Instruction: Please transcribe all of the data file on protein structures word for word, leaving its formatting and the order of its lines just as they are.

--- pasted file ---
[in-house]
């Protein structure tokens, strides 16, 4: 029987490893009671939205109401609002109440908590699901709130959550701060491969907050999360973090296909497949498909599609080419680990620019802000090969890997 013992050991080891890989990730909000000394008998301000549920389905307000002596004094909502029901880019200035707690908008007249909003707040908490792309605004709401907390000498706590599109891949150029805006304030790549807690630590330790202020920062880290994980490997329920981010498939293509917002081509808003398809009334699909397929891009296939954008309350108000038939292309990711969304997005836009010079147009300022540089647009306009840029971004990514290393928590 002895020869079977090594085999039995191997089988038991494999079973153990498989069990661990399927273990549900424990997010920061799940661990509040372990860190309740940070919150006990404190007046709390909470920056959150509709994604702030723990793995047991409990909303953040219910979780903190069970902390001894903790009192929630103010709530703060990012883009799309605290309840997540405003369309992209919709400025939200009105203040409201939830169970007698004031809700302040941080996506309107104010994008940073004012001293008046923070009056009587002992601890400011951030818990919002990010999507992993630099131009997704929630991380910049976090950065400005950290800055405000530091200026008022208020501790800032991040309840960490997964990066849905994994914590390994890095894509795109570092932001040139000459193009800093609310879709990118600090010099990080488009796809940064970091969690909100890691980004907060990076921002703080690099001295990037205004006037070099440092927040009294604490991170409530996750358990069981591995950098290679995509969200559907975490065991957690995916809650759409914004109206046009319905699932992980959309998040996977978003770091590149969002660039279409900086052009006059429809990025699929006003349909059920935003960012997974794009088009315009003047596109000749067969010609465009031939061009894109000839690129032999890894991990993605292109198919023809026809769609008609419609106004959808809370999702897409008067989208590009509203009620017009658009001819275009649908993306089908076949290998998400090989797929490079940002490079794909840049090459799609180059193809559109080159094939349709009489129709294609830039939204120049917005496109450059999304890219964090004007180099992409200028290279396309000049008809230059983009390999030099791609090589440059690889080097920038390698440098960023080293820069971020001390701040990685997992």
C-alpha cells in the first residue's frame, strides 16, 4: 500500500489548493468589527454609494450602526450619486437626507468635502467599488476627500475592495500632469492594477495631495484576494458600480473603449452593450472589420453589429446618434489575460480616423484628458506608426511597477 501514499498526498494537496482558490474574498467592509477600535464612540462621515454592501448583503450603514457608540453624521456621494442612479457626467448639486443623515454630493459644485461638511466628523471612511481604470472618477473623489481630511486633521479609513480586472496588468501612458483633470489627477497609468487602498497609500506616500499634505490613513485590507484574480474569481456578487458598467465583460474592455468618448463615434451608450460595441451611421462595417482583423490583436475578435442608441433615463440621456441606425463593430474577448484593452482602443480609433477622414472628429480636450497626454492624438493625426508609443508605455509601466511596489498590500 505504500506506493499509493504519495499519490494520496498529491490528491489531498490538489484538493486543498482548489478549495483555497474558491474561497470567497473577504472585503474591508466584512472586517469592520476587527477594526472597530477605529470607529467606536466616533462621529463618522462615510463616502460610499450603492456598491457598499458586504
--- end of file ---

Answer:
[in-house]
């Protein structure tokens, strides 16, 4: 029987490893009671939205109401609002109440908590699901709130959550701060491969907050999360973090296909497949498909599609080419680990620019802000090969890997 013992050991080891890989990730909000000394008998301000549920389905307000002596004094909502029901880019200035707690908008007249909003707040908490792309605004709401907390000498706590599109891949150029805006304030790549807690630590330790202020920062880290994980490997329920981010498939293509917002081509808003398809009334699909397929891009296939954008309350108000038939292309990711969304997005836009010079147009300022540089647009306009840029971004990514290393928590 002895020869079977090594085999039995191997089988038991494999079973153990498989069990661990399927273990549900424990997010920061799940661990509040372990860190309740940070919150006990404190007046709390909470920056959150509709994604702030723990793995047991409990909303953040219910979780903190069970902390001894903790009192929630103010709530703060990012883009799309605290309840997540405003369309992209919709400025939200009105203040409201939830169970007698004031809700302040941080996506309107104010994008940073004012001293008046923070009056009587002992601890400011951030818990919002990010999507992993630099131009997704929630991380910049976090950065400005950290800055405000530091200026008022208020501790800032991040309840960490997964990066849905994994914590390994890095894509795109570092932001040139000459193009800093609310879709990118600090010099990080488009796809940064970091969690909100890691980004907060990076921002703080690099001295990037205004006037070099440092927040009294604490991170409530996750358990069981591995950098290679995509969200559907975490065991957690995916809650759409914004109206046009319905699932992980959309998040996977978003770091590149969002660039279409900086052009006059429809990025699929006003349909059920935003960012997974794009088009315009003047596109000749067969010609465009031939061009894109000839690129032999890894991990993605292109198919023809026809769609008609419609106004959808809370999702897409008067989208590009509203009620017009658009001819275009649908993306089908076949290998998400090989797929490079940002490079794909840049090459799609180059193809559109080159094939349709009489129709294609830039939204120049917005496109450059999304890219964090004007180099992409200028290279396309000049008809230059983009390999030099791609090589440059690889080097920038390698440098960023080293820069971020001390701040990685997992």
C-alpha cells in the first residue's frame, strides 16, 4: 500500500489548493468589527454609494450602526450619486437626507468635502467599488476627500475592495500632469492594477495631495484576494458600480473603449452593450472589420453589429446618434489575460480616423484628458506608426511597477 501514499498526498494537496482558490474574498467592509477600535464612540462621515454592501448583503450603514457608540453624521456621494442612479457626467448639486443623515454630493459644485461638511466628523471612511481604470472618477473623489481630511486633521479609513480586472496588468501612458483633470489627477497609468487602498497609500506616500499634505490613513485590507484574480474569481456578487458598467465583460474592455468618448463615434451608450460595441451611421462595417482583423490583436475578435442608441433615463440621456441606425463593430474577448484593452482602443480609433477622414472628429480636450497626454492624438493625426508609443508605455509601466511596489498590500 505504500506506493499509493504519495499519490494520496498529491490528491489531498490538489484538493486543498482548489478549495483555497474558491474561497470567497473577504472585503474591508466584512472586517469592520476587527477594526472597530477605529470607529467606536466616533462621529463618522462615510463616502460610499450603492456598491457598499458586504